Formats vary according to media for a reason: usability. So when Indian newspapers such as Indian Express and now global ones – like Wall Street Journal Asia – add an e-paper alongside their existing news website, it appears they are taking a step back in user-friendliness just for tradition’s sake. Are there any advantages of an e-paper for the reader?
Appearance, Readability: It has the appearance of the physical newspaper copy but on a browser, but does the user really care about the design and ordering of stories or the news – which is offered in a far more readable and social format on the media house’s website? On the e-Paper, you are teased with an article you cant read until you login and then can use the zoom in function. Why do the thumbnails of Pressmart’s application have to be lined vertically rather than horizontally which would make more use of all the white space available and allow readers to look at more thumbnails at a go. The search function is also not accurate. After reading an article on IIM-L, a search with the keyword “IIM-L” brought up 12 records, but not the article I just read. The text view when one is reading a column offers only the body of the article minus the headline. The article ranking system does not work.
Not Latest News: The company communique states that “unlike its subscription website which is updated 24 hours a day, 7 days a week, the ePaper content is identical to the print paper.” Translation: it is updated only daily. Why would an Internet user with tools such as RSS feeds and access to the latest news want to register, log into an application, scroll page after page. It appears that Pressmart and similar offerings realise this handicap and bundle email subscriptions, email alerts and access to the news websites itself to overcome this. The information they gain from readers by requiring a registration is also what websites themselves do not ask – mobile number, location and age, and this is used to analyse the user’s choices in the articles she chooses to read on the application as well as the media houses’ websites.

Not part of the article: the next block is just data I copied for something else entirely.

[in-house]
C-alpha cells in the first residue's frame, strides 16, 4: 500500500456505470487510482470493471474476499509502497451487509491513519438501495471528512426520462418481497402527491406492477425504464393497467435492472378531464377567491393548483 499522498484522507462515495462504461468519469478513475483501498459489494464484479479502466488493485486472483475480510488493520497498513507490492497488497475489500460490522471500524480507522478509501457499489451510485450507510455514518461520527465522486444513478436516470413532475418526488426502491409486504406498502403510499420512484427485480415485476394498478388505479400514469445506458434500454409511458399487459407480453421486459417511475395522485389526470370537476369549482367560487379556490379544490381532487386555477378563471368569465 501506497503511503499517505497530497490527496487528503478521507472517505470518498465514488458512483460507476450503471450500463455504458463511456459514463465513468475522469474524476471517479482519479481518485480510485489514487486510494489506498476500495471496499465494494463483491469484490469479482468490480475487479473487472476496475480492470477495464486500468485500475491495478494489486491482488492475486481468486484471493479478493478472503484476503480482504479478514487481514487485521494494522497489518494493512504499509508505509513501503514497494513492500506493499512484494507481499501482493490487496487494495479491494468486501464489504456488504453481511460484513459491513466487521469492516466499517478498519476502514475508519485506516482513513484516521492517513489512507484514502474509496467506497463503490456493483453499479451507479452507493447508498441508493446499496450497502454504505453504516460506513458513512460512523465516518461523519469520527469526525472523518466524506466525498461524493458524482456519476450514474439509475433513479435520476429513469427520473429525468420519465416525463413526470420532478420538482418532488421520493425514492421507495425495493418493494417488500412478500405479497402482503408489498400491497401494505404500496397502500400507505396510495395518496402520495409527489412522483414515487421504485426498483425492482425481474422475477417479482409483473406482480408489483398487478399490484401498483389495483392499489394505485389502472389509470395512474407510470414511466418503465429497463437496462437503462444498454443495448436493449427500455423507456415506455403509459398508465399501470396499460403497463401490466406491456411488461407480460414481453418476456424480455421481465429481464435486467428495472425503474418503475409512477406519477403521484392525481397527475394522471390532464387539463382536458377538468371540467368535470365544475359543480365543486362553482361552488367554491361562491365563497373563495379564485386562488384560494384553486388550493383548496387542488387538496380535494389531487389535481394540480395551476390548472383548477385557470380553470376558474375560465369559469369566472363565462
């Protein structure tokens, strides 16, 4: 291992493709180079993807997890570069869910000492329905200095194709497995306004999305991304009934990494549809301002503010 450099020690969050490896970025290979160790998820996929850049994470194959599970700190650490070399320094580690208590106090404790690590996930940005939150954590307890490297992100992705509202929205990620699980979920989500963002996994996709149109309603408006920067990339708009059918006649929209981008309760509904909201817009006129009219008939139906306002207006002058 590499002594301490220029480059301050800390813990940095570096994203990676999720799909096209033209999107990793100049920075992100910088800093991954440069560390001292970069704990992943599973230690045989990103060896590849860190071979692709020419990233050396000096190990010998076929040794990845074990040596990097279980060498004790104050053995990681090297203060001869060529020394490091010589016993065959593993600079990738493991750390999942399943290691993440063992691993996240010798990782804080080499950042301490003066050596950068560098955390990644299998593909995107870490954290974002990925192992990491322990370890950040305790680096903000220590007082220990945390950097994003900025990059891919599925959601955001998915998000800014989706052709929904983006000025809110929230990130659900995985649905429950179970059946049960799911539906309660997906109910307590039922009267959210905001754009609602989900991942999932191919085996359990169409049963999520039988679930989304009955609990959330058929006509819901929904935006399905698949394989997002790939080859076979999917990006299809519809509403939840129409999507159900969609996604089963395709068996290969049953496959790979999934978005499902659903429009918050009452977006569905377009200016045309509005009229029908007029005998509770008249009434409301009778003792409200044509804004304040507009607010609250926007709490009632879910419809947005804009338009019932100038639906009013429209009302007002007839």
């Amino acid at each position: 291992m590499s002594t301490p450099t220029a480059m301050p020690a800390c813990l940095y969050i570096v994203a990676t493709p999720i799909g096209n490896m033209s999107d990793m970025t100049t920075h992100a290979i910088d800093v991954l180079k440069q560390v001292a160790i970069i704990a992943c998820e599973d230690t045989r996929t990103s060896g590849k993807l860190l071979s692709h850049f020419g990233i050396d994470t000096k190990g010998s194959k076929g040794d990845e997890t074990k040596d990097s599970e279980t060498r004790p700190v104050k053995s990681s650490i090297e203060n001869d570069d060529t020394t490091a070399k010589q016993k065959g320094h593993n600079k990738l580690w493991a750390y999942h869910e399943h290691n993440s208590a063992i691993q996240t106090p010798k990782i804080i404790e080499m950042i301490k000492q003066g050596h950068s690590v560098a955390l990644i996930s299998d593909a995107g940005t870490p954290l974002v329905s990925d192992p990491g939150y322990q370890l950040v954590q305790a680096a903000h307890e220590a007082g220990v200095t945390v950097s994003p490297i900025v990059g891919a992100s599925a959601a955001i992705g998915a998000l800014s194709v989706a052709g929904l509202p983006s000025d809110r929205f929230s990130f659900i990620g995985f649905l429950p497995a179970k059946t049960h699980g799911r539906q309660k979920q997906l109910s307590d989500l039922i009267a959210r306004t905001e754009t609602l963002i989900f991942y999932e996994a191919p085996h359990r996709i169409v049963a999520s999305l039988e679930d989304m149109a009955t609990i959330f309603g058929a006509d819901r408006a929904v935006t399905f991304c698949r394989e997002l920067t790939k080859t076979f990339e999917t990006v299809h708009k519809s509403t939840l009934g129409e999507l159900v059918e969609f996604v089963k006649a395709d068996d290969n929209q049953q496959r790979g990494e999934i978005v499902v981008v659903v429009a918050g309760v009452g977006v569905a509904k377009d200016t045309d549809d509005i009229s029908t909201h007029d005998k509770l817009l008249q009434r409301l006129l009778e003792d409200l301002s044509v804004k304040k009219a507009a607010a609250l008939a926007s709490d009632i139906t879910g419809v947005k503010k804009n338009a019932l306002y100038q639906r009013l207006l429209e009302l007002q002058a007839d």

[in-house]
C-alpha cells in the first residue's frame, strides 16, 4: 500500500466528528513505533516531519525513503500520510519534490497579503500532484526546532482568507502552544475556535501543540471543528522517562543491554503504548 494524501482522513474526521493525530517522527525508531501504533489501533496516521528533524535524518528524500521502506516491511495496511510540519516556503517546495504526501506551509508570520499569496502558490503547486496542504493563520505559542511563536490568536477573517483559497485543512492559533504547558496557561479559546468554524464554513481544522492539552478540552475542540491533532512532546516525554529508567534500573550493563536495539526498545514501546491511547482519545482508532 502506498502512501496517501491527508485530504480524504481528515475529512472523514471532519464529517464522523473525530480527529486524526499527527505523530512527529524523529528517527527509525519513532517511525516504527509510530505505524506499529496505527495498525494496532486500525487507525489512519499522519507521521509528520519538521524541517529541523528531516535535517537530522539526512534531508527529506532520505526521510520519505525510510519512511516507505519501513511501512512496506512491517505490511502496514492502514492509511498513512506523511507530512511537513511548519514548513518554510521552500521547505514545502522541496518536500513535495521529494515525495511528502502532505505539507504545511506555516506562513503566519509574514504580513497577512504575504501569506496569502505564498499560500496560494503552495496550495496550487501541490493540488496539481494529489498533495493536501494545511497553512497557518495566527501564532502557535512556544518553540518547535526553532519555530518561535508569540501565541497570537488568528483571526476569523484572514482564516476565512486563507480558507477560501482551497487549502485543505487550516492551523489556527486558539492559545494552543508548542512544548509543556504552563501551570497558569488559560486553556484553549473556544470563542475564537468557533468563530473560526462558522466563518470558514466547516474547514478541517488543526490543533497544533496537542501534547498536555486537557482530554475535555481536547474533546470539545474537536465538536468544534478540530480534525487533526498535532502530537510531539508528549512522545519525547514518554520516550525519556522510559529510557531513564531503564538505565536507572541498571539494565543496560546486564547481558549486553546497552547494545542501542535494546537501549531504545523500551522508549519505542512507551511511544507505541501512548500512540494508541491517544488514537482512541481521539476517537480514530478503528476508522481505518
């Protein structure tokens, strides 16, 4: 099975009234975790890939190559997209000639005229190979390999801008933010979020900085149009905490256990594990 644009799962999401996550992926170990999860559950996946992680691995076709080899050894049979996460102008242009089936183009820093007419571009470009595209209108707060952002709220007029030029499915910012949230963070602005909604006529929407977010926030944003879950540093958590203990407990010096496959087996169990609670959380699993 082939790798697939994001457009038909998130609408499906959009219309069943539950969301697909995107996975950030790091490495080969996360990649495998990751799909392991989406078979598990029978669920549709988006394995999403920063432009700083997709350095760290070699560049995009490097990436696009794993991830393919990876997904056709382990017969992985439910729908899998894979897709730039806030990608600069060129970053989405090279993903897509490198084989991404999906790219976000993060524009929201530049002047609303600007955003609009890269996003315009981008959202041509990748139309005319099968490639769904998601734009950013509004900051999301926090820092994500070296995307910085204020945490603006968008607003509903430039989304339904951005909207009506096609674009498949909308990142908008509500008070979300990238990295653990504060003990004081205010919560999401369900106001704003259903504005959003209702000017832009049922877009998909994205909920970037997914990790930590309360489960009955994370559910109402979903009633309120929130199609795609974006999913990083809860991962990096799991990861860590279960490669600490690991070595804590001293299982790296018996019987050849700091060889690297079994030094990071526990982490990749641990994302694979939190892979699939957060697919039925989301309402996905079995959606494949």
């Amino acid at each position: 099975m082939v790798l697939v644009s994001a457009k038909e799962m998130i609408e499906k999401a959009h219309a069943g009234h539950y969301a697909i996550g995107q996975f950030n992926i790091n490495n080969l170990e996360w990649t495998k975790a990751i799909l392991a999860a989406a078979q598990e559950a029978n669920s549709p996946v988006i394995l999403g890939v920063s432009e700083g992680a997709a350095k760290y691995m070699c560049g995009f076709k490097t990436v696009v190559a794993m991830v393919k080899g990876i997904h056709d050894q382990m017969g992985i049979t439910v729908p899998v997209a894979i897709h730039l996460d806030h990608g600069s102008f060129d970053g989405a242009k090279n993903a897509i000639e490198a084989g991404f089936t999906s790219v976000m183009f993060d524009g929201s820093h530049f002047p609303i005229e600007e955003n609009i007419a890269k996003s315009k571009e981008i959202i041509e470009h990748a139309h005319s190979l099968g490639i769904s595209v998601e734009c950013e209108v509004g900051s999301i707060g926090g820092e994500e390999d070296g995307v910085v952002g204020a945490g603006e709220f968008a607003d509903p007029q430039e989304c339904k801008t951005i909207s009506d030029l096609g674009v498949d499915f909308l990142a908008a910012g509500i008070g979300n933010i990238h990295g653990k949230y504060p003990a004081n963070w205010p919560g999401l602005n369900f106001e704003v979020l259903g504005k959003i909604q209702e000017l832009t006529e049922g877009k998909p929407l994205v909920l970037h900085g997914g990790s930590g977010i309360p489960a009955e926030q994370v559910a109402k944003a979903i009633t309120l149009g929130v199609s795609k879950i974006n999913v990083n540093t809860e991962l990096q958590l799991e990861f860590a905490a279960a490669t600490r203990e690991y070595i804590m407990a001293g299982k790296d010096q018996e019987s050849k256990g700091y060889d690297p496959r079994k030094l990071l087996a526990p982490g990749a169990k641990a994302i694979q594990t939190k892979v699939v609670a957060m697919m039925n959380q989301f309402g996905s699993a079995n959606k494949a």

Monetisation: What Pressmart is enabling here is monetisation of news online without investing in a website. This is one of the ways to get Internet users to start paying for news, in line with what Murdoch envisions for the media’s future. Wall Street Journal Asia’s website does offer free snippets of news but locks much of its content, requiring surfers to subscribe for full access to the website. The subscription offered is $1.99 per week, and will provide the user news updates as well as an online market data centre. Compare this with the e-paper it has launched on Pressmart’s platform – it charges $16.50 per month, more than double the website’s price.
Sharing: To read and share a news item takes barely 2-3 clicks but on an e-Paper, first one has to register, login and then click to select the article you want to read, wait till it launches and then one is only allowed to share it via Delicious, Twitter and a widget that lets you post it to your blog. It does not tap into any other social networks or allow you to share your comment. Open ID has not yet been implemented.
Digitisation – It appears that media houses are looking to recover their sunken investments in digitising their newspaper archives using e-papers. But by unconsciously sticking to tradition and delivering news over a restrictive online format, will they will turn off their existing and potential readers?